Abstract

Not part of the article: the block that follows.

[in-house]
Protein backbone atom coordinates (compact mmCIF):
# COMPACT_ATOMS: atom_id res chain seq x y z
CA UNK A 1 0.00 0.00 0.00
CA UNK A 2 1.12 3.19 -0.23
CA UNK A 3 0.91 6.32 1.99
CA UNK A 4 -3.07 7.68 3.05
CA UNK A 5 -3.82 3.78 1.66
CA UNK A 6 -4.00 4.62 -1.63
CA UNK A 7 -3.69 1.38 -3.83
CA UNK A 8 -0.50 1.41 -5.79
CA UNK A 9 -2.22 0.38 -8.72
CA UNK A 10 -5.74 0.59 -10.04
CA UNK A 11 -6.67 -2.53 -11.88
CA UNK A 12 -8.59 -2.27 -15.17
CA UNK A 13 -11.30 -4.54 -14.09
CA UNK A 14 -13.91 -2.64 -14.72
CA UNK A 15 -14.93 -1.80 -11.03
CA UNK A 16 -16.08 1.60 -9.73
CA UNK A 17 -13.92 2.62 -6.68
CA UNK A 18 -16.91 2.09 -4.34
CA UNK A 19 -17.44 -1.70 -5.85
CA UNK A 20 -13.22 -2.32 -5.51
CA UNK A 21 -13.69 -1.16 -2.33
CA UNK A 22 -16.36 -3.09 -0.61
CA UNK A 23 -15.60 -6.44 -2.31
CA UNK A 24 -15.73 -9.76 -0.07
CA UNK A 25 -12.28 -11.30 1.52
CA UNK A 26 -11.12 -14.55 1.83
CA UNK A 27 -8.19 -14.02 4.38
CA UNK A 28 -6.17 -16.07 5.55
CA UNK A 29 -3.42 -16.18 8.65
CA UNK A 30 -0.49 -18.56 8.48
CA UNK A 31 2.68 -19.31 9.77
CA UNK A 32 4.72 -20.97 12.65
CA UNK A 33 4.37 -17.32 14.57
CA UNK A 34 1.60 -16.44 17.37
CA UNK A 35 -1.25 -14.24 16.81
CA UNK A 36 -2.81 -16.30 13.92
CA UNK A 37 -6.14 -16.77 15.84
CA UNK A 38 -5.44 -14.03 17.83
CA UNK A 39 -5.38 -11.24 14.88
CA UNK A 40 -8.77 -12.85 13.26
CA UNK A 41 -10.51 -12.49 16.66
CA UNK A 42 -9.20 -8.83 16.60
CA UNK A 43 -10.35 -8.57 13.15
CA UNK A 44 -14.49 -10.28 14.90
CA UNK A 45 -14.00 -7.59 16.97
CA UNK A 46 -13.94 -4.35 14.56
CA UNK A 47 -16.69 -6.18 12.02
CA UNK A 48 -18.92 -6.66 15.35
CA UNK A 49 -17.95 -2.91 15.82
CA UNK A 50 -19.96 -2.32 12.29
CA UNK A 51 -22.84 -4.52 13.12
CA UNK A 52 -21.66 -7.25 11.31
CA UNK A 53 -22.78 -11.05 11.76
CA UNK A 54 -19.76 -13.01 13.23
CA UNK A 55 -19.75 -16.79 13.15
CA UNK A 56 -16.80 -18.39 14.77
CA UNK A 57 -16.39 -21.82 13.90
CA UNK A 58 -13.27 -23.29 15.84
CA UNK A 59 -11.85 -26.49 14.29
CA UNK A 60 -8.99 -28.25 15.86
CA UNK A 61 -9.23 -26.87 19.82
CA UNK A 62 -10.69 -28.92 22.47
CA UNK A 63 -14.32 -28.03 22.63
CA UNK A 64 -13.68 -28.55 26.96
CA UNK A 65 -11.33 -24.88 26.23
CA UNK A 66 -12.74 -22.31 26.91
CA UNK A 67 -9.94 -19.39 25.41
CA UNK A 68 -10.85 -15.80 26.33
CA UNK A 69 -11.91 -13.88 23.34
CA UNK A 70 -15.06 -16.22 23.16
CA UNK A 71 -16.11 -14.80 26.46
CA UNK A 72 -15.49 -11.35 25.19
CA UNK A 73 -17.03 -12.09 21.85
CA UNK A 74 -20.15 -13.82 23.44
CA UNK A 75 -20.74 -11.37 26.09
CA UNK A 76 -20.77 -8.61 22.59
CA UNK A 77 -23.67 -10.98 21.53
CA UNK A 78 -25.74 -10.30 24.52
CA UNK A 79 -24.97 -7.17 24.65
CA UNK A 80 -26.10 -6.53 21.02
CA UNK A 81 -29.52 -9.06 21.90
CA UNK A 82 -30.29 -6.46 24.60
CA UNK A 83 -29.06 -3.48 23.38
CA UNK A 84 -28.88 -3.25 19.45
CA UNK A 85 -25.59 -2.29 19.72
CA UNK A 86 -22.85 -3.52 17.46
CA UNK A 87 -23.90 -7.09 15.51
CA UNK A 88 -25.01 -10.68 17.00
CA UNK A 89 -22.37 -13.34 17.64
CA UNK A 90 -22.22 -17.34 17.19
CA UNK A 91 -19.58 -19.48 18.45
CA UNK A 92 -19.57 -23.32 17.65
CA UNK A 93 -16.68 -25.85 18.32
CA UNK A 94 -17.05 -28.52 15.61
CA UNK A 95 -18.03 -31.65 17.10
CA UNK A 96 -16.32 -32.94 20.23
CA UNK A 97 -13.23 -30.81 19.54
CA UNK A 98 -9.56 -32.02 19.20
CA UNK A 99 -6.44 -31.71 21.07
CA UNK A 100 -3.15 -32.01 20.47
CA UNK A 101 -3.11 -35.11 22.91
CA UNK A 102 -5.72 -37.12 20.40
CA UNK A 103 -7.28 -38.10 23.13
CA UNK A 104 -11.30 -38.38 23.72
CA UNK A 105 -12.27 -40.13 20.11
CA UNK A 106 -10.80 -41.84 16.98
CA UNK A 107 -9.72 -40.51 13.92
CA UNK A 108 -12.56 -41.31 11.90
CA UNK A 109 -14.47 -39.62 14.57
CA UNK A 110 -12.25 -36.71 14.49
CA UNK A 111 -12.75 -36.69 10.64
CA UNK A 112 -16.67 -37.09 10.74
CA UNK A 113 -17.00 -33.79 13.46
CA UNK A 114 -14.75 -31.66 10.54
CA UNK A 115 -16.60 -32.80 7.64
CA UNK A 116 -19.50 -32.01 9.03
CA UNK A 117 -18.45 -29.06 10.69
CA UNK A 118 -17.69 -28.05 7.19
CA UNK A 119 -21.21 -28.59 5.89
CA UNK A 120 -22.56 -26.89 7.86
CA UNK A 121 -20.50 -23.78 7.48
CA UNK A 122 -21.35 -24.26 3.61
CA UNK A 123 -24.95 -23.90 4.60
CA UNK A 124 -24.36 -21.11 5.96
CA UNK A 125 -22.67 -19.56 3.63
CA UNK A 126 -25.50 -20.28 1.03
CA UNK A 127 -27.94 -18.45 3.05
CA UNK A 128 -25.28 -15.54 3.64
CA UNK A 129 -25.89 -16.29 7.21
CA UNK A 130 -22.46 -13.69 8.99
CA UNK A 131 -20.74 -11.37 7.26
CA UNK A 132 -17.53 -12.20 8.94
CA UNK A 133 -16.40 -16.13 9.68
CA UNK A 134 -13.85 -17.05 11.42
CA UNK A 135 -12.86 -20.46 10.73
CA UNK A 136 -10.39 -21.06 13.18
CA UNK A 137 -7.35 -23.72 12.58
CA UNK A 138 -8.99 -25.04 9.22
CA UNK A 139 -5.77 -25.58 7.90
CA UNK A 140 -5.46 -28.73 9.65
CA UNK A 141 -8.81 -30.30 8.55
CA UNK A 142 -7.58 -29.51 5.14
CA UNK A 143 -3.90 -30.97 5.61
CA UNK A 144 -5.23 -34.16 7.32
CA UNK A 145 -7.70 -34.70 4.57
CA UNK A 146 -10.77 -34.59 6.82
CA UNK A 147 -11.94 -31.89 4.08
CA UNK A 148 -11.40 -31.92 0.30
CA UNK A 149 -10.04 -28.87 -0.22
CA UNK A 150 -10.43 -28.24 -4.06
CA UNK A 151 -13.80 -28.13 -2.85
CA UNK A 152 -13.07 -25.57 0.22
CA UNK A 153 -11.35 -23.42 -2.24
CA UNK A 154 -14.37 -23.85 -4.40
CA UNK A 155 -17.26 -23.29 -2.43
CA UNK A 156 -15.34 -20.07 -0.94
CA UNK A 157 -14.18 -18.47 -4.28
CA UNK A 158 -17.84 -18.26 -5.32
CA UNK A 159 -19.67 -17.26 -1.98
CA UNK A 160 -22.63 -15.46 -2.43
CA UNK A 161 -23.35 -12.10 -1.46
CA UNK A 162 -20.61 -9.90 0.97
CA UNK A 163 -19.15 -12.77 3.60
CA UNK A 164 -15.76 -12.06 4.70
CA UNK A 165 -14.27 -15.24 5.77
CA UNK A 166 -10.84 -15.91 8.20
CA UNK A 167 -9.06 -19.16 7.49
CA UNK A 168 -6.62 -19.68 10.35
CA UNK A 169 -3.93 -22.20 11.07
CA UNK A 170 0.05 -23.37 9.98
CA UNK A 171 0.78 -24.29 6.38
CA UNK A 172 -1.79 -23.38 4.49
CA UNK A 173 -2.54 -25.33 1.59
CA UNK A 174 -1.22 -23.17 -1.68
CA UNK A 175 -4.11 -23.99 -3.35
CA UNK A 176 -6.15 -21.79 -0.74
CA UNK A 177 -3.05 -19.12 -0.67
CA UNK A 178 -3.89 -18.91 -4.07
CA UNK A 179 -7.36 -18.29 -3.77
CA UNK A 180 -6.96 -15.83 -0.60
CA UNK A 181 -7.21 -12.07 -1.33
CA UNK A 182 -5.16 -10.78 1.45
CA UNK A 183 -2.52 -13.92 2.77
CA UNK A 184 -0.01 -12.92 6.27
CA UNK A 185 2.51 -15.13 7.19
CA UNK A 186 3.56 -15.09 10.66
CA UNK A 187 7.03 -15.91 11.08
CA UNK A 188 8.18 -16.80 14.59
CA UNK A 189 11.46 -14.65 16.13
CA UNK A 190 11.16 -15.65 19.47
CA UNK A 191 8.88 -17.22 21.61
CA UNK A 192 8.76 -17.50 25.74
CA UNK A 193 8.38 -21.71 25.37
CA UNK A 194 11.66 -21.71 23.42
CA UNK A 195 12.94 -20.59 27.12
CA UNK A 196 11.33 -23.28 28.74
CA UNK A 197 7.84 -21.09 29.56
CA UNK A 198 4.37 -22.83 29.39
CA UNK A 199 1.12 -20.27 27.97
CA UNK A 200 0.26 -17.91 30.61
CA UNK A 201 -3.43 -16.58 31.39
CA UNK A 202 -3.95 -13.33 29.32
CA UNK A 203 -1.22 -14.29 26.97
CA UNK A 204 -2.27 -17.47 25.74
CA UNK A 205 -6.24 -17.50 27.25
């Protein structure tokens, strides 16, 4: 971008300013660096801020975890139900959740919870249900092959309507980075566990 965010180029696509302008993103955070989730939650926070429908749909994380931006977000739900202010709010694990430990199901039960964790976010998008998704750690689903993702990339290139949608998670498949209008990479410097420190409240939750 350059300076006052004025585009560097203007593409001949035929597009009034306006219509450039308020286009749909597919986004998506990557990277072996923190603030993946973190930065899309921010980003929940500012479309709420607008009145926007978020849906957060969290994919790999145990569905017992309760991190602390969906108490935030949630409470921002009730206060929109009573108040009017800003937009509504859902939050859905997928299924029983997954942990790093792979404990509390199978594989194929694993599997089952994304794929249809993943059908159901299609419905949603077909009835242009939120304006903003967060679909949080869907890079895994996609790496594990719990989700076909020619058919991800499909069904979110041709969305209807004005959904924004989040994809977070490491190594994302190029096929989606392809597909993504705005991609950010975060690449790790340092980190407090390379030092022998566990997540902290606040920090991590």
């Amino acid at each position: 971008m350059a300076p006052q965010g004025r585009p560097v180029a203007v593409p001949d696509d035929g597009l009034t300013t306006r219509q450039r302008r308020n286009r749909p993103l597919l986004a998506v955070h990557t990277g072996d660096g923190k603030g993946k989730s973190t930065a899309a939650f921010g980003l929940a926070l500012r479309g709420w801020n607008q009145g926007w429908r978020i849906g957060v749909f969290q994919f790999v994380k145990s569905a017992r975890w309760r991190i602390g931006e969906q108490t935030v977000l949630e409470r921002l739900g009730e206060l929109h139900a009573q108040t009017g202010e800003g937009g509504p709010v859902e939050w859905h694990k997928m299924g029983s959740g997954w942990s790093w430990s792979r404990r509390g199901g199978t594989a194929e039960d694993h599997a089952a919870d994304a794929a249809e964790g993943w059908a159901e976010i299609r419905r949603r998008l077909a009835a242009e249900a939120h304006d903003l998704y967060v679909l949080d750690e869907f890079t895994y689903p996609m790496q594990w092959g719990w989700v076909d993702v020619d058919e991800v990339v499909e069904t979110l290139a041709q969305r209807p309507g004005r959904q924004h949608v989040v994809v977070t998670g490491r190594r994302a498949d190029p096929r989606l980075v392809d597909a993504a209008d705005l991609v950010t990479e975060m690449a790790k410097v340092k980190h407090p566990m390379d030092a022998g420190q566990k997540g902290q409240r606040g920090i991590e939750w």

Smelting of base metal sulfide rich ore in Rouyn-Noranda, Québec, has led to the formation of black rock coatings on exposed rocks to a maximum distance of 6 km from the smelter centre. This study has shown that these coatings are excellent mineralogical and chemical fingerprints of smelter emissions, ore types, and elemental partitioning into mineral phases. The black coatings are composed of a silica-rich matrix that formed due to the intense chemical weathering of exposed silicate rocks interacting with acidic meteoric waters. They contain metal sulfate rich layers along the atmosphere-coating interface (ACI) and rock-coating interface (RCI) formed by the in situ dissolution and precipitation of metal(loid)-bearing phases. Entombed within the silica matrix are spherical particulates and particles composed of Cu- and Zn-bearing Fe oxides (e.g., spinels), Fe oxides (e.g., hematite), Pb silicates (e.g., alamosite), sulfates (anglesite (PbSO4) and minerals of the jarosite group), amphiboles, pyroxenes, micas, Na feldspar, and clinochlore. Concentrations of elements are low in proximity to the smelter but drastically increase ∼2 km from the stack, most likely the result of a shadow effect of the smelter. This shadow effect is more pronounced if an element is highly compatible with minerals of the jarosite and spinel groups; it is called the smelter-compatibility effect. Elements displaying a high smelter-compatibility effect are Ag, Cu, Se, and As, whereas elements such as Hg, which is incompatible with the jarosite and spinel groups, show a low smelter-compatibility effect. High δ34S (5.5‰) values in proximity to the smelter and their decrease with distance is the result of mixing processes between primary and secondary sulfates in the atmosphere. The relative enrichments of metal(loid)s in coatings at Rouyn-Noranda and Sudbury, Ontario, when normalised to the MUd standard from Queensland, Australia, (MUQ) reflect the composition of the smelter emissions, ore, and lithologies. Black rock coatings of the Rouyn-Noranda and Sudbury study areas are enriched, for example, in Pb and Fe, respectively, reflecting higher abundances of galena and Fe-bearing minerals in the respective ore, emissions, and rocks in the region.

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